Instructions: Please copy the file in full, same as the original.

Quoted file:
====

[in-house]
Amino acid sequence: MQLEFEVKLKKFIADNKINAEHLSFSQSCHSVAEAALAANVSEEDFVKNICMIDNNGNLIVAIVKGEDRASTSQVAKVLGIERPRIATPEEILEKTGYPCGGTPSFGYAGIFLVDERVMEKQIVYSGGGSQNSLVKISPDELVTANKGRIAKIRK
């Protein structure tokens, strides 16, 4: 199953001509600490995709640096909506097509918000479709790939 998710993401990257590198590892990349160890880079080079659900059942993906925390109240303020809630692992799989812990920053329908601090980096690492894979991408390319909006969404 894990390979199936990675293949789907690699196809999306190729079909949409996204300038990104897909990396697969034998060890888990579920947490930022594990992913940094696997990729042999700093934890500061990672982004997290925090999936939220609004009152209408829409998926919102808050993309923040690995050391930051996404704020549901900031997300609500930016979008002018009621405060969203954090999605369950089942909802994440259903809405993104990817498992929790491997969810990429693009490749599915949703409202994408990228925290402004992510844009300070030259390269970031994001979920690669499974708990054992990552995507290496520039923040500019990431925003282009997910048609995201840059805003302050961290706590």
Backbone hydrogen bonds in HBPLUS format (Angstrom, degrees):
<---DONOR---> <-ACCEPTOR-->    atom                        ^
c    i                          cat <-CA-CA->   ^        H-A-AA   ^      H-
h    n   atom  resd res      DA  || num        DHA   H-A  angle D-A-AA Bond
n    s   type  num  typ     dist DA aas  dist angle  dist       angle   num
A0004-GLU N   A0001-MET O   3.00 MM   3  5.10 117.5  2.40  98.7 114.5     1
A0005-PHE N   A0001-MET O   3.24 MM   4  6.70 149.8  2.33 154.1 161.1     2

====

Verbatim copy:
[in-house]
Amino acid sequence: MQLEFEVKLKKFIADNKINAEHLSFSQSCHSVAEAALAANVSEEDFVKNICMIDNNGNLIVAIVKGEDRASTSQVAKVLGIERPRIATPEEILEKTGYPCGGTPSFGYAGIFLVDERVMEKQIVYSGGGSQNSLVKISPDELVTANKGRIAKIRK
């Protein structure tokens, strides 16, 4: 199953001509600490995709640096909506097509918000479709790939 998710993401990257590198590892990349160890880079080079659900059942993906925390109240303020809630692992799989812990920053329908601090980096690492894979991408390319909006969404 894990390979199936990675293949789907690699196809999306190729079909949409996204300038990104897909990396697969034998060890888990579920947490930022594990992913940094696997990729042999700093934890500061990672982004997290925090999936939220609004009152209408829409998926919102808050993309923040690995050391930051996404704020549901900031997300609500930016979008002018009621405060969203954090999605369950089942909802994440259903809405993104990817498992929790491997969810990429693009490749599915949703409202994408990228925290402004992510844009300070030259390269970031994001979920690669499974708990054992990552995507290496520039923040500019990431925003282009997910048609995201840059805003302050961290706590």
Backbone hydrogen bonds in HBPLUS format (Angstrom, degrees):
<---DONOR---> <-ACCEPTOR-->    atom                        ^
c    i                          cat <-CA-CA->   ^        H-A-AA   ^      H-
h    n   atom  resd res      DA  || num        DHA   H-A  angle D-A-AA Bond
n    s   type  num  typ     dist DA aas  dist angle  dist       angle   num
A0004-GLU N   A0001-MET O   3.00 MM   3  5.10 117.5  2.40  98.7 114.5     1
A0005-PHE N   A0001-MET O   3.24 MM   4  6.70 149.8  2.33 154.1 161.1     2